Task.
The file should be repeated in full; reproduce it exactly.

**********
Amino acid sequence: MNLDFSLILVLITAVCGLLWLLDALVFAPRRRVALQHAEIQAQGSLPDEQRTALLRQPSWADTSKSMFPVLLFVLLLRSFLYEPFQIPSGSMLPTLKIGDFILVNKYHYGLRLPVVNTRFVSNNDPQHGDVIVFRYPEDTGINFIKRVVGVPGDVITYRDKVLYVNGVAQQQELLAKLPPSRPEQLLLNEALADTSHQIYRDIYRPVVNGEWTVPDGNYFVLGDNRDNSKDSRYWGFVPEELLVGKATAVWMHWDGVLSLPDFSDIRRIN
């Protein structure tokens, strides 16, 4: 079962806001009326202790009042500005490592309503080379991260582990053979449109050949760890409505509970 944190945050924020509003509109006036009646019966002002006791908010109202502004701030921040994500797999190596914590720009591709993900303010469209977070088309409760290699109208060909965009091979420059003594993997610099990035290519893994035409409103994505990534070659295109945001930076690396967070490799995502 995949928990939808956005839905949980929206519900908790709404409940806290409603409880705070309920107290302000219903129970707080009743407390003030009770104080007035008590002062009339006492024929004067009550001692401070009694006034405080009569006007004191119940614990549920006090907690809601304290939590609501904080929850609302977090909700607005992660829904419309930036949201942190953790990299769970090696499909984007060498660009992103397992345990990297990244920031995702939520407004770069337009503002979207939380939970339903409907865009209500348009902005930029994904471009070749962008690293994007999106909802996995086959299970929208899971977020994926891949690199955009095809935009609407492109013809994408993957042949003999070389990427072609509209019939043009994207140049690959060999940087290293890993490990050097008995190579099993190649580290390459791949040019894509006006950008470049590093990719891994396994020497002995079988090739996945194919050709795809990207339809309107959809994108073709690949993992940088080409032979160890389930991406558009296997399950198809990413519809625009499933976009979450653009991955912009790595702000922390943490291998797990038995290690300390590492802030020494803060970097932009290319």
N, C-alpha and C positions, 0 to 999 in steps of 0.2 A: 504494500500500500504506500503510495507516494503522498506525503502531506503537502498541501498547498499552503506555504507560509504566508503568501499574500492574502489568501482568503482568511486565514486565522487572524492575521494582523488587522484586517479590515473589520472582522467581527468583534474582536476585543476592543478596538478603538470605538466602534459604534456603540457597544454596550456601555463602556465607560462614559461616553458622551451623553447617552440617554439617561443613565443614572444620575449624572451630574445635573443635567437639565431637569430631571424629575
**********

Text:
Amino acid sequence: MNLDFSLILVLITAVCGLLWLLDALVFAPRRRVALQHAEIQAQGSLPDEQRTALLRQPSWADTSKSMFPVLLFVLLLRSFLYEPFQIPSGSMLPTLKIGDFILVNKYHYGLRLPVVNTRFVSNNDPQHGDVIVFRYPEDTGINFIKRVVGVPGDVITYRDKVLYVNGVAQQQELLAKLPPSRPEQLLLNEALADTSHQIYRDIYRPVVNGEWTVPDGNYFVLGDNRDNSKDSRYWGFVPEELLVGKATAVWMHWDGVLSLPDFSDIRRIN
């Protein structure tokens, strides 16, 4: 079962806001009326202790009042500005490592309503080379991260582990053979449109050949760890409505509970 944190945050924020509003509109006036009646019966002002006791908010109202502004701030921040994500797999190596914590720009591709993900303010469209977070088309409760290699109208060909965009091979420059003594993997610099990035290519893994035409409103994505990534070659295109945001930076690396967070490799995502 995949928990939808956005839905949980929206519900908790709404409940806290409603409880705070309920107290302000219903129970707080009743407390003030009770104080007035008590002062009339006492024929004067009550001692401070009694006034405080009569006007004191119940614990549920006090907690809601304290939590609501904080929850609302977090909700607005992660829904419309930036949201942190953790990299769970090696499909984007060498660009992103397992345990990297990244920031995702939520407004770069337009503002979207939380939970339903409907865009209500348009902005930029994904471009070749962008690293994007999106909802996995086959299970929208899971977020994926891949690199955009095809935009609407492109013809994408993957042949003999070389990427072609509209019939043009994207140049690959060999940087290293890993490990050097008995190579099993190649580290390459791949040019894509006006950008470049590093990719891994396994020497002995079988090739996945194919050709795809990207339809309107959809994108073709690949993992940088080409032979160890389930991406558009296997399950198809990413519809625009499933976009979450653009991955912009790595702000922390943490291998797990038995290690300390590492802030020494803060970097932009290319």
N, C-alpha and C positions, 0 to 999 in steps of 0.2 A: 504494500500500500504506500503510495507516494503522498506525503502531506503537502498541501498547498499552503506555504507560509504566508503568501499574500492574502489568501482568503482568511486565514486565522487572524492575521494582523488587522484586517479590515473589520472582522467581527468583534474582536476585543476592543478596538478603538470605538466602534459604534456603540457597544454596550456601555463602556465607560462614559461616553458622551451623553447617552440617554439617561443613565443614572444620575449624572451630574445635573443635567437639565431637569430631571424629575